Category Archives: Studies/Reports/Audits

Report: NYC Private Waste Hauling Industry Unsafe

Source: John Herzfeld, BNA Daily Labor Report, May 16, 2016 (Subscription Required)

Commercial waste work is among the most dangerous jobs in the city, according to a report released May 13 by the New York Committee for Occupational Safety and Health, a coalition backed by unions and public interest groups. The report contrasted conditions at private waste carters, which handle commercial trash in the city, with unionized city Sanitation Department operations for collecting residential trash. Non-union commercial waste companies, it said, “routinely violate legal requirements with impunity,” with high injury and fatality rates. Private-sector solid waste collection operations account for 85 percent of U.S. fatalities in the industry, versus local government sanitation agencies, the report said. … The report called for the city to take steps to encourage collective bargaining in the commercial waste sector. Included in the report were eight case studies of recent worker fatalities, chemical exposures or amputations in the city’s commercial waste sector, which the authors said showed employer failures to address hazardous conditions with required or recommended measures. Among the policy steps recommended by the report were pursuing criminal prosecution of waste operators where evidence indicates that a fatality was caused by willful disregard of a legal requirement or an employer’s plain indifference to employee safety. …

Campus insources workers after ongoing plans

Source: Kimberly Nielson, The Daily Californian, May 16, 2016

After seven months of protests by campus employees and students, UC Berkeley finalized plans to insource 69 campus workers from three private contract companies last week. The decision to insource workers was part of the Fair Wage/Fair Work Plan, a broader university movement aiming to support campus employees and raise their salaries, campus spokesperson Janet Gilmore said in an email. She added that campus officials have coordinated with AFSCME, a labor union representing UC workers, to work out appointment details since March. The campus has offered employment to all formerly contracted night shift and athletic custodians, as well as campus parking attendants contracted through LAZ Parking, according to Gilmore. She also noted that workers from ABM and Performance First were also given priority employment with the university. … Campus officials will also discontinue contracting additional parking or custodial workers for the remainder of the existing service agreement, extending their efforts to remedy “grotesque injustice” endured by contracted workers on campus, according to Stenhouse. …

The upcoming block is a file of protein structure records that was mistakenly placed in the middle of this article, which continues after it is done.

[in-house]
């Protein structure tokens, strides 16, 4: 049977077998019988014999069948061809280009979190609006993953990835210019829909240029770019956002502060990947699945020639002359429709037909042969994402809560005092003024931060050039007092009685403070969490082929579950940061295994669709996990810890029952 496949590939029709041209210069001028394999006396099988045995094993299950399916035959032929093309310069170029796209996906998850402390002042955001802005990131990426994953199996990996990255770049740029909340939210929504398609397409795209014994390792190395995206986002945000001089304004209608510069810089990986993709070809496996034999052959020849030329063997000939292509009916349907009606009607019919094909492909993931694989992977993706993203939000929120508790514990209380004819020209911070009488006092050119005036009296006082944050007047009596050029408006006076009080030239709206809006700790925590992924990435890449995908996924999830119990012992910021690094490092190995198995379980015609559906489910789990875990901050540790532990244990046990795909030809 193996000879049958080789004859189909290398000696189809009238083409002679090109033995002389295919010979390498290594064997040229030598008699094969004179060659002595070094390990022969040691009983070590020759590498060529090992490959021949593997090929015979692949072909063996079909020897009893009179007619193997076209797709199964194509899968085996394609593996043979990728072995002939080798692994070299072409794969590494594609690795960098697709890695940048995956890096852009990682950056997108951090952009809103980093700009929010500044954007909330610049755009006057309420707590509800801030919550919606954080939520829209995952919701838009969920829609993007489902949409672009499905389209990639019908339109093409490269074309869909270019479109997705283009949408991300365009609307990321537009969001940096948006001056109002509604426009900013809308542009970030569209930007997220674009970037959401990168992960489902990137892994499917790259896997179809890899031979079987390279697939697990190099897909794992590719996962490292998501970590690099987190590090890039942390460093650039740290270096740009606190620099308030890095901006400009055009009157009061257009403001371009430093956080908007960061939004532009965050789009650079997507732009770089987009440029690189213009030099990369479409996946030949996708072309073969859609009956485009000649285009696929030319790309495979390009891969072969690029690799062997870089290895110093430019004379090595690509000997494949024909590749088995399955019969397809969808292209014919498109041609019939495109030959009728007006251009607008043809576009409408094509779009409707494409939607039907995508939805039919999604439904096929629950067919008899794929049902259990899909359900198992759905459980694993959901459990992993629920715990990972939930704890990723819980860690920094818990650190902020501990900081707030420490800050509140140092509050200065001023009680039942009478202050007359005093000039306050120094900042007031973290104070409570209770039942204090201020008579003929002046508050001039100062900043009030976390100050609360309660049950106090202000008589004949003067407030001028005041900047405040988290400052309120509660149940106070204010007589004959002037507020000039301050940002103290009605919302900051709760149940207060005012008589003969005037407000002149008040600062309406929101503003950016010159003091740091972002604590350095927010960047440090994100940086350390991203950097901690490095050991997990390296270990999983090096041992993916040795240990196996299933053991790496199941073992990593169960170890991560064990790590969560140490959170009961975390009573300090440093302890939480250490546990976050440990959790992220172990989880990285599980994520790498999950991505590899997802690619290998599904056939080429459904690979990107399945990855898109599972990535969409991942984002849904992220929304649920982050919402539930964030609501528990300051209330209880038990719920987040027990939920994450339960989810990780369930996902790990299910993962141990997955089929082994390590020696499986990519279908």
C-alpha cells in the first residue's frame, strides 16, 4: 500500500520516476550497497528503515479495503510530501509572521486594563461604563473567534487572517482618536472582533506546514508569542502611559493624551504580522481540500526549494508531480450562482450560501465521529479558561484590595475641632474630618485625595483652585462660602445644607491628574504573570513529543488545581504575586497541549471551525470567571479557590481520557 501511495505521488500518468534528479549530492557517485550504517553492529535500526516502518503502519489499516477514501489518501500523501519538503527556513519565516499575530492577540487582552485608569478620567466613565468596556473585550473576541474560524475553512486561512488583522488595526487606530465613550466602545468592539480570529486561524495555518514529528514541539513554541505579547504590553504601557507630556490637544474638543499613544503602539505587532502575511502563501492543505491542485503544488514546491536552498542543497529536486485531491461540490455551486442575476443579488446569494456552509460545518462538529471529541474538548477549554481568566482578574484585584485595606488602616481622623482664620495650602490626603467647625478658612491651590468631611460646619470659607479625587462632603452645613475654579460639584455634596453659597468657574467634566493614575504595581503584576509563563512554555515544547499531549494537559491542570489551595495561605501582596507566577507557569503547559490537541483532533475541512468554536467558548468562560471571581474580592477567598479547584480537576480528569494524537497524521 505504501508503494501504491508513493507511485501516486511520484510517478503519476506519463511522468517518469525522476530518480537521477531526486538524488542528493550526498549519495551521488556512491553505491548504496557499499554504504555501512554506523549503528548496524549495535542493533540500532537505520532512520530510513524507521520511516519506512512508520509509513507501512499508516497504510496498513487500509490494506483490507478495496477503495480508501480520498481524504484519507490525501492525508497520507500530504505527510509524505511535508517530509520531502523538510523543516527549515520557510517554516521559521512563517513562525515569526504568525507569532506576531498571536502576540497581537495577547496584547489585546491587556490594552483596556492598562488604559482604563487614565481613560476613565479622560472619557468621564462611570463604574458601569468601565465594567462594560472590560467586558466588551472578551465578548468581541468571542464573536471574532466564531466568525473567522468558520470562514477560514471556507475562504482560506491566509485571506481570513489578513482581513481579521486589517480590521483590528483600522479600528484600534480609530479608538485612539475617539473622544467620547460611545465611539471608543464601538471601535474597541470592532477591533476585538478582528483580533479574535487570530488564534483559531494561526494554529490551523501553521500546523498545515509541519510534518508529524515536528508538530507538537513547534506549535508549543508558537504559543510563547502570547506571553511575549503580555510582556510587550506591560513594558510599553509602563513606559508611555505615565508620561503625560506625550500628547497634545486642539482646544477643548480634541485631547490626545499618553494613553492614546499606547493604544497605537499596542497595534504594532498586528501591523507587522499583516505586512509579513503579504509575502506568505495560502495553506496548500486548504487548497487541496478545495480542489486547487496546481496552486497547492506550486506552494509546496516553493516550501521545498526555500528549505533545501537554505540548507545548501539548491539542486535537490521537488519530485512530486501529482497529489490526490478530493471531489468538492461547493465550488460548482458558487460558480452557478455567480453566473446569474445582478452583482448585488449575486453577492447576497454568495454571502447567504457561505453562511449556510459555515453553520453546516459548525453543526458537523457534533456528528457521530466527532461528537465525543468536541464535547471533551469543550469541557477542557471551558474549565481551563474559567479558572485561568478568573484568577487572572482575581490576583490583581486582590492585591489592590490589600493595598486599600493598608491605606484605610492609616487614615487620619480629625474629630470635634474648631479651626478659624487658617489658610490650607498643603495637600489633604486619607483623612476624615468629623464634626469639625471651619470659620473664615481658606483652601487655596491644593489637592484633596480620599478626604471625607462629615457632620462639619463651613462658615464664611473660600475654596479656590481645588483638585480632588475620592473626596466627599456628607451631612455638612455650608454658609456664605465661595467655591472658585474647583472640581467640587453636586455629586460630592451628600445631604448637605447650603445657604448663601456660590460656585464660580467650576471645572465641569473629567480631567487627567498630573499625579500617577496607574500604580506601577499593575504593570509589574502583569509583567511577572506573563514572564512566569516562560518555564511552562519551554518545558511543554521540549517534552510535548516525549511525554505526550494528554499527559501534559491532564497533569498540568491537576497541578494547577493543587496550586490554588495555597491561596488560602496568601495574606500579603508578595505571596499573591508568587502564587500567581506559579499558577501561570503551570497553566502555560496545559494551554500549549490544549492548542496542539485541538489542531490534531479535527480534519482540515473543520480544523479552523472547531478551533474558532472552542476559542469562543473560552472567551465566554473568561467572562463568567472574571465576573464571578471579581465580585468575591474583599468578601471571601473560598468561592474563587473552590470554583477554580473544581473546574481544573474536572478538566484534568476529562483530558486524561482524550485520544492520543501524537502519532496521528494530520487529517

Opinion: Union calls for reasonable reform at UC
Source: Katherine Lybarger, President of AFSCME Local 3299, Sacramento Bee, May 8, 2016

As a widening scandal involving misuse of public funds and other ethical breaches by its top brass grips the University of California, The Sacramento Bee’s editorial board criticized UC’s largest employee union for advocating greater scrutiny of potential conflicts of interest at UC (“Let’s step back from UC Davis turmoil”; May 1). The board also criticized AFSCME Local 3299 for legislation that would encourage UC elites to stop squandering public funds on private contractors that exploit low-wage workers. There are thousands of contract custodians, landscapers, food service workers and others who do the same full-time jobs as direct UC employees for a fraction of the pay and no benefits. Instead of bringing these workers in-house, UC has fought to ensure its well-connected contractors continue to profit by condemning legions of these workers to lives of poverty and second-class status. … UC has recently told the Legislature that providing livable wages and direct employment to contract workers affected by Senate Bill 959 wouldn’t cost UC a dollar more. In fact, they’ve said it might even save money since $138 million of the $345 million that UC spends on such deals is squandered on overhead and contractor profits. In other words, the editorial board’s assertions about SB 959 simply do not add up. …

Campus sheds light on rationale for insourcing formerly subcontracted workers
Source: Ericka Shin, The Daily Californian, March 30, 2016

The campus already had plans in the works to insource or fill vacant positions for at least 55 custodians prior to the recent agreement, but the March 18 decision has resulted in the campus offering jobs to an additional 14 custodians and 24 parking attendants, according to an email from Mogulof. Among these newly insourced employees are the 69 workers employed by ABM, PerformanceFirst and LAZ Parking who are being officially insourced as UC employees, according to Kristian Kim, a member of the campus’s Student Labor Committee. The agreement also stipulates that the campus will not contract out regularized parking or custodial work through June 30, 2017, Mogulof said in an email.

UC Berkeley Agrees to Hire Subcontracted Workers After Threats of Boycott
Source: Josh Lefler, The Guardian, March 27, 2016

The University of California hires at least 45 different private companies to fill staffing positions across the UC campuses in the areas of custodial work, food services, landscaping, security, parking and more, according to an AFSCME 3299 report. The same report concluded that these workers are paid as little as 53 percent less than workers who are employed directly by the University of California and do not receive the same benefits. The nearly 100 subcontracted workers, who were just recently hired by the university, were described as having “more than 440 years of combined experience working at UC Berkeley,” but were paid below the wage of an official UC employee, according to Stenhouse.

UC Berkeley reaches labor agreement on contract workers